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Joann Leach Larkey

Joann Leach Larkey
Local Historian
This was a natural gathering place due to terrain, location, and geography.

Local historian JoAnn Larkey has been researching and writing about the history of Yolo County for nearly 50 years. Her extensive knowledge of past events paints a rich story for the local community and provides valuable information for the area that has become the Cache Creek Nature Preserve.



Can you tell me your name, occupation, and describe where we are?

My name is JoAnn Leach Larkey and you would consider me a local historian or a Yolo County historian. We’re at the Cache Creek Nature Preserve, which was set aside and preserved for posterity. We’re sitting in a wonderful little barn. It’s very well constructed with lots of wonderful farm machinery sitting around. It reminds me of my childhood days when all of this equipment was still being used.

How long have you been researching and writing about Yolo County?

Well, I’ve been researching and writing Yolo county history since about 1963. I got interested in a project that was starting in Davis, and one thing led to another.

Who were the first people on this land, and how did they use it for agriculture?

The first people--and we know very little of the Native Americans who were living here--had been here since probably the 1600s or even earlier. We don’t know exactly when they came, because they don’t have a written language. They did a lot of fishing in the rivers and streams, and I think we’re only now coming to appreciate how well developed their system of working with nature was to provide for large populations of people that lived in this area.

Can you give an overview of who came afterward?

The first people that we know of would have been the native population. Then there would have been the hunters and trappers, both British and American. They used the land and rivers for acquiring hides and furs. The British were part of the Hudson Bay Company, and they came down from the Columbia River. The others started coming in the 1830s and 40s. A southern group came with the Workman-Rowland Party, and they were the ones that came with pack horses and large families. The Gordon family came almost directly to Cache Creek.  Another group came from Missouri. They were the first to come with wagons. They didn’t all make it with their wagons the first time around (chuckles). I think it was 1844 before they actually got wagons all the way across. Many of them stayed right here in the Sacramento Valley.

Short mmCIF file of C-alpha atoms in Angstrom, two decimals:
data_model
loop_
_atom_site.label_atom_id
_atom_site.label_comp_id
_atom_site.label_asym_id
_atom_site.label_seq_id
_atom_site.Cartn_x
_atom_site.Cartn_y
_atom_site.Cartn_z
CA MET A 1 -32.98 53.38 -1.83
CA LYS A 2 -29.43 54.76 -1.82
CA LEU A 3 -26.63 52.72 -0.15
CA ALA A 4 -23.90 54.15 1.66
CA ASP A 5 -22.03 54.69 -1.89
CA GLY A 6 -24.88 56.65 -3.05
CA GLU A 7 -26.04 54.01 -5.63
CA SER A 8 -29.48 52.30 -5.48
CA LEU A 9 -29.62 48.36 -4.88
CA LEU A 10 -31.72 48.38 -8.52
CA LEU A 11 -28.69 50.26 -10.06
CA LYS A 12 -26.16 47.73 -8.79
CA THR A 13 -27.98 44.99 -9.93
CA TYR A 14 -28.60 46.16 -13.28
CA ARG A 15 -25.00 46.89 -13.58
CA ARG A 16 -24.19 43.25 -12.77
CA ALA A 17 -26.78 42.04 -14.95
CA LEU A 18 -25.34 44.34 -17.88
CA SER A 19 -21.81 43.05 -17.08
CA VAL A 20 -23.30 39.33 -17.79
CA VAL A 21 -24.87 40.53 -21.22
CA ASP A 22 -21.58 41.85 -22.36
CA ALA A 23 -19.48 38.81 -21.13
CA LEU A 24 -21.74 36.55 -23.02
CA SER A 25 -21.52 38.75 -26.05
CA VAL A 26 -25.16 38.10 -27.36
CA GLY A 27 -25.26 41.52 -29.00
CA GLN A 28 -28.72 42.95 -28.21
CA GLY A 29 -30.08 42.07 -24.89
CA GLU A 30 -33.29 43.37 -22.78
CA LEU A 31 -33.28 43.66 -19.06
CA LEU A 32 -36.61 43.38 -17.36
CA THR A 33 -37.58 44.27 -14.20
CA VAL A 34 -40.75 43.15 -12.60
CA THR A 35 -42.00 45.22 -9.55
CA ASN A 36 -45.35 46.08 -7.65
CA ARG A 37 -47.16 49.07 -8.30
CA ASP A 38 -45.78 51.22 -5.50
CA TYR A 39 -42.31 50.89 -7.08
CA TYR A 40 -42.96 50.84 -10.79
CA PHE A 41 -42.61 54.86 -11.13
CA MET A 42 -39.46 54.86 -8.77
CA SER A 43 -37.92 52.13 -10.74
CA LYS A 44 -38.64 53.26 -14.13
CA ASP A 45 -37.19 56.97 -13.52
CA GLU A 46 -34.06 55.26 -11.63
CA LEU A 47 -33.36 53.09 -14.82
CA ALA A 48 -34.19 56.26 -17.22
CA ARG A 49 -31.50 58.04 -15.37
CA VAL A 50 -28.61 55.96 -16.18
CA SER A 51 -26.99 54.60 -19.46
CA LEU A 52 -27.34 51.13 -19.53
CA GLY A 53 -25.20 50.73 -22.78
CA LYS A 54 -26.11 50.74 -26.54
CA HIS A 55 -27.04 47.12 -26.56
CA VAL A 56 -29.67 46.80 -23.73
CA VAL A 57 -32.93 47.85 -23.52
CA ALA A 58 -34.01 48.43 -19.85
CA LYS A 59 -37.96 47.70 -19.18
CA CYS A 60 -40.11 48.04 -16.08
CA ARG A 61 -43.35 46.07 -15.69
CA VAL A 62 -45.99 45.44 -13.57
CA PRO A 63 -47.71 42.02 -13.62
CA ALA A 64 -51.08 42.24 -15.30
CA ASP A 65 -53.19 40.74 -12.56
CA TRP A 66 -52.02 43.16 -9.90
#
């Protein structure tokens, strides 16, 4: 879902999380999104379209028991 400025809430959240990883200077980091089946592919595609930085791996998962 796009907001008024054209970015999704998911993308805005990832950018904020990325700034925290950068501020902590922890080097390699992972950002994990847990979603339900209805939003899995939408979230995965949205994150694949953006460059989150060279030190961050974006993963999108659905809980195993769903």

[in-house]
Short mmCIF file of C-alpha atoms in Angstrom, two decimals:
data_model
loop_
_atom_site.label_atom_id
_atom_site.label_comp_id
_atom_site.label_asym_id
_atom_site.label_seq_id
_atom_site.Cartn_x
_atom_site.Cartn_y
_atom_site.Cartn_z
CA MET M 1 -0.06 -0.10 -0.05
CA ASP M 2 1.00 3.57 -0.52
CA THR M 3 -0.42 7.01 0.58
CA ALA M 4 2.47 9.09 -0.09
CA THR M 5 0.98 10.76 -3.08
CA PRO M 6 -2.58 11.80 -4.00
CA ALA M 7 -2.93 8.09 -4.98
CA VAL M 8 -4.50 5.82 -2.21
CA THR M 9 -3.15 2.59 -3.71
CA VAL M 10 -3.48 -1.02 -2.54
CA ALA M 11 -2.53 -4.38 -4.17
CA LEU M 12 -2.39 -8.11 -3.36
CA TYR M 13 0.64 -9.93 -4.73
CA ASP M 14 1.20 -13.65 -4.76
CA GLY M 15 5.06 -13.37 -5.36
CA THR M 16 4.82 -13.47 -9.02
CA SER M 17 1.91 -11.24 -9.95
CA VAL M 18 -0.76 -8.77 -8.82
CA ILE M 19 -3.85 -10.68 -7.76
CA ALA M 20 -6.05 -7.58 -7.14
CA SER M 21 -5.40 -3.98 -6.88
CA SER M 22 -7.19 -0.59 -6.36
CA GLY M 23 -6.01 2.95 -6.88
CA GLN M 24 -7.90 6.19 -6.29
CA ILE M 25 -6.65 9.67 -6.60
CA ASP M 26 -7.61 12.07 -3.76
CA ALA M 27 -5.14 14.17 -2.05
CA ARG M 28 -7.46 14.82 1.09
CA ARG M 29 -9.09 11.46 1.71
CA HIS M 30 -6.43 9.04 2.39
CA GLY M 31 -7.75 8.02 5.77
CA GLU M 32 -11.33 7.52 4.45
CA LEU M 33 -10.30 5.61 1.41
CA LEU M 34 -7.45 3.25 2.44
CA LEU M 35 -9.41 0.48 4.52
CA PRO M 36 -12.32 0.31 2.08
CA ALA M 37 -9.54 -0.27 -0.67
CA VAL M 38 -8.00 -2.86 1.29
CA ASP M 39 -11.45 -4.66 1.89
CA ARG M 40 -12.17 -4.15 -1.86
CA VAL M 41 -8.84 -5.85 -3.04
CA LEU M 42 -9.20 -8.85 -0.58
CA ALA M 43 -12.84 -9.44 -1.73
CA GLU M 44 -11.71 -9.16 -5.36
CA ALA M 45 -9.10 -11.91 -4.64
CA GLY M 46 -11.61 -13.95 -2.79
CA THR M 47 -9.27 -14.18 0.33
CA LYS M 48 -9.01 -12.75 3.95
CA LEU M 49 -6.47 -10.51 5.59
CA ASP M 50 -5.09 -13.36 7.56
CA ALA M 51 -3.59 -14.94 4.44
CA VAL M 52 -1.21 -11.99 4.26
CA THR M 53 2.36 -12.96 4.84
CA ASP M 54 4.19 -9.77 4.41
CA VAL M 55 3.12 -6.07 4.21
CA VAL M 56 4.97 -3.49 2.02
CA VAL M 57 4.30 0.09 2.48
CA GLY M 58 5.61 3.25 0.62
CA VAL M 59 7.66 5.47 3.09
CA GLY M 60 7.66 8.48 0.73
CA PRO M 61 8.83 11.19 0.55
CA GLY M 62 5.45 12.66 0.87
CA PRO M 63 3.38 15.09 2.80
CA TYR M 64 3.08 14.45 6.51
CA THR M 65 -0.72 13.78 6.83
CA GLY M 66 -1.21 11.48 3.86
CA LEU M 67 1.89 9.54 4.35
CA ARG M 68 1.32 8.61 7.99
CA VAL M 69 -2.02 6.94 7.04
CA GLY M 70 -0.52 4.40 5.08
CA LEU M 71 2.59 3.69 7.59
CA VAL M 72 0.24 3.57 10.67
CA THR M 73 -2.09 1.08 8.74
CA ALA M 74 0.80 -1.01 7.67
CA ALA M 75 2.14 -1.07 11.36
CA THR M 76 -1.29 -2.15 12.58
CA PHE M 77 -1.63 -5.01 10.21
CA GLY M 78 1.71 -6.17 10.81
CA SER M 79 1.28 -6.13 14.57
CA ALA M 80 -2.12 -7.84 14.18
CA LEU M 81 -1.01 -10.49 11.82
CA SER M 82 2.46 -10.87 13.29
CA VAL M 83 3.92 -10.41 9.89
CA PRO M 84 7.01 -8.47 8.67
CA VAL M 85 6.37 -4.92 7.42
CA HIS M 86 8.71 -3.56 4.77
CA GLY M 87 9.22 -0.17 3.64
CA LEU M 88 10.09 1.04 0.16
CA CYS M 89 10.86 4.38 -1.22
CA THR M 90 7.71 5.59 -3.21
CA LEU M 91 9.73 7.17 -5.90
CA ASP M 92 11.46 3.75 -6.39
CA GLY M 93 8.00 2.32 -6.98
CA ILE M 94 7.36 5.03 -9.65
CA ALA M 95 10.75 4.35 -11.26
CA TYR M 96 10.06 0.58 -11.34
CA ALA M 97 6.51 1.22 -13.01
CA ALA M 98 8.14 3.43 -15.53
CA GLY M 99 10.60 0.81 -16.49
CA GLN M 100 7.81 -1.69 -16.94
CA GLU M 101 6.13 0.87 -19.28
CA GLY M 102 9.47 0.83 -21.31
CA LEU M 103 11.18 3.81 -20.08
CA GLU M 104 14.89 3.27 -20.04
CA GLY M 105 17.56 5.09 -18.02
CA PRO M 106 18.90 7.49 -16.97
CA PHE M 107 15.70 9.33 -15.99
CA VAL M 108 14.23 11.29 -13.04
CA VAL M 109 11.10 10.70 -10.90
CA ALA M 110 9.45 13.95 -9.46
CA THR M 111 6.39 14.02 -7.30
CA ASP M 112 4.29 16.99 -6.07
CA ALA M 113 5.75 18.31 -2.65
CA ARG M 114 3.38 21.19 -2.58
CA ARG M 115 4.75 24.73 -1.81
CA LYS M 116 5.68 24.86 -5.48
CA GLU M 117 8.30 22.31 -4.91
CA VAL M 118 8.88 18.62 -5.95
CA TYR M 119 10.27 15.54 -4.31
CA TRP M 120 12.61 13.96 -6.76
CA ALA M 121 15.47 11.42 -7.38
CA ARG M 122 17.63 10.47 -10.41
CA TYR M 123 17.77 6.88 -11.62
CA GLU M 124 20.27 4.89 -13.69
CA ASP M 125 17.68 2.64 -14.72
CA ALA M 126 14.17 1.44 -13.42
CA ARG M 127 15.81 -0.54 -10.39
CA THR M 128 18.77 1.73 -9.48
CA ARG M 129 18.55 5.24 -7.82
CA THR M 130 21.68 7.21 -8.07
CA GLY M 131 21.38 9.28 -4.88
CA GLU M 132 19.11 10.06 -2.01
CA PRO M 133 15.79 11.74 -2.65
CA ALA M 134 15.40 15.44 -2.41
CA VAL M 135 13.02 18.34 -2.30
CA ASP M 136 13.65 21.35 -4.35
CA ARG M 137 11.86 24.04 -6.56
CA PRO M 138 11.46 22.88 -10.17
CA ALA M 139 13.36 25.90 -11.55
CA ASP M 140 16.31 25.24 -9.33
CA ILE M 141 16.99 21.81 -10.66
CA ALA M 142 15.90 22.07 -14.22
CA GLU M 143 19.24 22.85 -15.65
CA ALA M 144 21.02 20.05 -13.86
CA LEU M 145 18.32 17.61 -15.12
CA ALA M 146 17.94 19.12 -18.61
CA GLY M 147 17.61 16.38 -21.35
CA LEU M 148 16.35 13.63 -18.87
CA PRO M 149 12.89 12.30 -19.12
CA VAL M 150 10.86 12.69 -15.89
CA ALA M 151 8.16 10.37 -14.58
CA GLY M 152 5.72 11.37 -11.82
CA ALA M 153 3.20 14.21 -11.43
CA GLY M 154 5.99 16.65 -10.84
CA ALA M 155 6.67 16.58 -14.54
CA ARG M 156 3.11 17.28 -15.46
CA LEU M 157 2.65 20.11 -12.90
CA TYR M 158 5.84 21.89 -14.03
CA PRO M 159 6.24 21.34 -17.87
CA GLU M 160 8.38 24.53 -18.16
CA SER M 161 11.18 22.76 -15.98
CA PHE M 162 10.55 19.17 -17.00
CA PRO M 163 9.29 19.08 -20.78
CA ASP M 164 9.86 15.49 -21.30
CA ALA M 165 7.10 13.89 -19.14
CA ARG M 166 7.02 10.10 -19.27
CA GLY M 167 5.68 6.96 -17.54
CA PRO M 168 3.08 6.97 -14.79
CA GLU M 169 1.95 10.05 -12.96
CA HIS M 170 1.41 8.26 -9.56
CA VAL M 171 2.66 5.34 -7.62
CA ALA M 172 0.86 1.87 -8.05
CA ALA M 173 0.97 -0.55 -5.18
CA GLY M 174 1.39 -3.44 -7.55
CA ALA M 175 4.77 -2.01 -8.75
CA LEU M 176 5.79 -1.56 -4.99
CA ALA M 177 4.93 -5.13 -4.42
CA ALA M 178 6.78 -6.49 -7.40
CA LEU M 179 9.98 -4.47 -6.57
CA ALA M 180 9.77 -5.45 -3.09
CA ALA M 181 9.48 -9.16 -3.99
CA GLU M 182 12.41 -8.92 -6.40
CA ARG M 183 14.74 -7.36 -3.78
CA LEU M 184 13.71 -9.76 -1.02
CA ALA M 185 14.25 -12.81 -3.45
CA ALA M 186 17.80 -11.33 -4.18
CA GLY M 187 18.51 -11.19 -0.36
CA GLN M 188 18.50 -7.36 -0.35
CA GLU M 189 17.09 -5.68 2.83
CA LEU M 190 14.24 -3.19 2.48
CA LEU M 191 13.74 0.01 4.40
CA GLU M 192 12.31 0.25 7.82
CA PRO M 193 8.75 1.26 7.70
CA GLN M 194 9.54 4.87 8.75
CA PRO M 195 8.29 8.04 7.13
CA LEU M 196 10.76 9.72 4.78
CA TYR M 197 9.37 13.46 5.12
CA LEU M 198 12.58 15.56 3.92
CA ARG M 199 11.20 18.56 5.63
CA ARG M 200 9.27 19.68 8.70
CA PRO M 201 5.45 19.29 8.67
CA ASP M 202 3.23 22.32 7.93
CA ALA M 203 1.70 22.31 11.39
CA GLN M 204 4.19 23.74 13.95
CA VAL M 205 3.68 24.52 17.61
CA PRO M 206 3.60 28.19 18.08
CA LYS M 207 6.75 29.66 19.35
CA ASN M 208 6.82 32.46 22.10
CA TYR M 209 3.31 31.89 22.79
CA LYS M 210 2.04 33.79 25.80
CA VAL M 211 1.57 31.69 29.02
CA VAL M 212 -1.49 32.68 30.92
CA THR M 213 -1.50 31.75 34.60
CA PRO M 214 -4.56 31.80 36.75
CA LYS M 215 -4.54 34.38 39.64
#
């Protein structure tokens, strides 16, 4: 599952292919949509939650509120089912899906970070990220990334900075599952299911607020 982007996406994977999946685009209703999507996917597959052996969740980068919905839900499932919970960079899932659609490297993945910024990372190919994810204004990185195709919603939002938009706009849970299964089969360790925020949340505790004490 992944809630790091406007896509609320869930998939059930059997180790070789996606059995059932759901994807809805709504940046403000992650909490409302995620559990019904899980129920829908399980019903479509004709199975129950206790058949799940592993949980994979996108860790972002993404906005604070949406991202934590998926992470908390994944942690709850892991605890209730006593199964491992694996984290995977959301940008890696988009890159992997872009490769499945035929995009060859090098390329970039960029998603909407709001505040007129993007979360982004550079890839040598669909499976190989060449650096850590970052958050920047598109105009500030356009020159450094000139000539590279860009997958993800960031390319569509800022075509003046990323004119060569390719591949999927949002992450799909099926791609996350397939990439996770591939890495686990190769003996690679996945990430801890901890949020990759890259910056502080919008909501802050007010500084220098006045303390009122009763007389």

When did this area become part of Spain, and was it used at all for agriculture?

In 1821, there was a revolt in Mexico that led to the end of Spanish rule in the new world. The only Spanish incursion into the Sacramento Valley occurred in 1821 when the Spanish government sent an expedition through this area. They camped one night on Putah Creek. Fortunately, the priest who came along with the expedition kept diaries. Those are really the first first-hand accounts of the native people. The other accounts would be the records in the Spanish missions, because whenever they needed somebody to help harvest the crops, they would round up the Indians and take them, or relocate them, to mission settlements.

What happened here during the Bear Flag revolt?

Colonel Fremont was heading a government expedition, and I think it just congealed. The people decided it was time that California ought to become American. They started a revolt and took a group through the mountains and converged on the Mexican settlement at Sonoma. General Vallejo was in charge of that, and he ruled with an iron hand. But the revolt only lasted one day; they captured General Vallejo and several others and brought them to Sutter’s fort. [Vallejo and the others] were incarcerated for maybe five or six days, and then people forgot about the whole thing. But that started the Mexican war. One of [William] Gordon’s descendants told me one time, when Fremont came to their ranch, he demanded horses for his troops. He said that he wasn’t going to give them any. So Fremont said, “If I don’t get them by tomorrow morning, you’ll be shot.” [Then], during the night, the Indians who were working with William Gordon, took the horses away. There weren’t any horses to be had the next morning. I thought that was a fascinating story (chuckles). 

What fascinates you most about the history of the area that is now this preserve?

It’s just incredible that people, including the native people, could come to a place and use what was here to their advantage. Weave the kinds of baskets that they made, which were watertight. You only needed to heat a rock to boil water inside your basket to have dinner. I mean, that was very simple but pretty ingenious, that the women were able to make baskets that fine! It’s amazing to me that they saw these resources.

 Why do you think it’s important for residents to have a sense of their local history?

Well I’ve always felt that it’s important for people to know a little bit about the place where they live. I think it gives them a sense of belonging to a community, and it also gives them an appreciation of what’s gone before.

Written by: 
Felicia Silva

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